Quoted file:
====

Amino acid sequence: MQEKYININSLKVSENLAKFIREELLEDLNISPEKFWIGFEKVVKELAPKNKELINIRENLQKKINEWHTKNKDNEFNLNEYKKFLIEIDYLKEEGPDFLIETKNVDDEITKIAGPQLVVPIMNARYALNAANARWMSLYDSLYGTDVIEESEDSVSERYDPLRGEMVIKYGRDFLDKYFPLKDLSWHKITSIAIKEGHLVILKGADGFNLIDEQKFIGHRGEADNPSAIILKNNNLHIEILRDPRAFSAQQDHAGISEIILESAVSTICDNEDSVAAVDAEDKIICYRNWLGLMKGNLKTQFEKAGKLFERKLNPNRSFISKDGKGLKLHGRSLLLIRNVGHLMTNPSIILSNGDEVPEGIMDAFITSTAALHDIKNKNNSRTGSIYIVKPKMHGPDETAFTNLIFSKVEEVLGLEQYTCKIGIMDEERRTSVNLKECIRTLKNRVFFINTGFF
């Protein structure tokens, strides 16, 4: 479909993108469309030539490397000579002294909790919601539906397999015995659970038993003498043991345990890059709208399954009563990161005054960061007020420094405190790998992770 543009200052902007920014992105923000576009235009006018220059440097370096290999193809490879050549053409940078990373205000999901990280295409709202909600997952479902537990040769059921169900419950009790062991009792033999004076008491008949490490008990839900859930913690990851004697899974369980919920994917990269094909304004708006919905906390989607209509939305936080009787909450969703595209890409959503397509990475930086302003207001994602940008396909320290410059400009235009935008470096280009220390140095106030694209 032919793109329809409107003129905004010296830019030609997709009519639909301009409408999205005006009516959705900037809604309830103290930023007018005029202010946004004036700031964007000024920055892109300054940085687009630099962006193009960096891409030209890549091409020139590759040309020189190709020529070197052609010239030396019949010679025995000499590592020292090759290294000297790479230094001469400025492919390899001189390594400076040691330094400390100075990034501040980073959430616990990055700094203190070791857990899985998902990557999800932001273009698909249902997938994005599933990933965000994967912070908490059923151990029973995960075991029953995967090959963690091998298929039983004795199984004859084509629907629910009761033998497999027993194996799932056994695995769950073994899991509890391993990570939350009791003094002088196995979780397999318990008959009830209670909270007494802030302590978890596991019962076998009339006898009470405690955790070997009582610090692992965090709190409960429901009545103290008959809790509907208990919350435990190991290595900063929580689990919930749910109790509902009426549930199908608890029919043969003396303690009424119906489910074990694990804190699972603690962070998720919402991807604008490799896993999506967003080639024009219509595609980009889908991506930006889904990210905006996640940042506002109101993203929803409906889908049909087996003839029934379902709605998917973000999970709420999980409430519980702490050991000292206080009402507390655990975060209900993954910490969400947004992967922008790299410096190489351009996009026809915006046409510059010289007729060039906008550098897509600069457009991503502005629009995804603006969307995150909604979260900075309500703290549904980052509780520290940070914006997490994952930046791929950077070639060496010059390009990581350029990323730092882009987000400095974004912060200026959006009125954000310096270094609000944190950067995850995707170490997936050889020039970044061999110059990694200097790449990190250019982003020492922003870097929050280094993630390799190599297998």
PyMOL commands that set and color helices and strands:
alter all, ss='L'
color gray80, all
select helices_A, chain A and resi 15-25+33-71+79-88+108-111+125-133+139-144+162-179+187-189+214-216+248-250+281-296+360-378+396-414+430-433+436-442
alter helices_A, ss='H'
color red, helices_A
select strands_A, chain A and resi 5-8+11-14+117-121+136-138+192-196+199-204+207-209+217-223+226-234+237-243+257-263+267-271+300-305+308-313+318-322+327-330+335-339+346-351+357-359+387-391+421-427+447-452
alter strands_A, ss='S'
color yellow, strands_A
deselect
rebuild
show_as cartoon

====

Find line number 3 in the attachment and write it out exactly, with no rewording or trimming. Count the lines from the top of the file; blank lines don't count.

PyMOL commands that set and color helices and strands: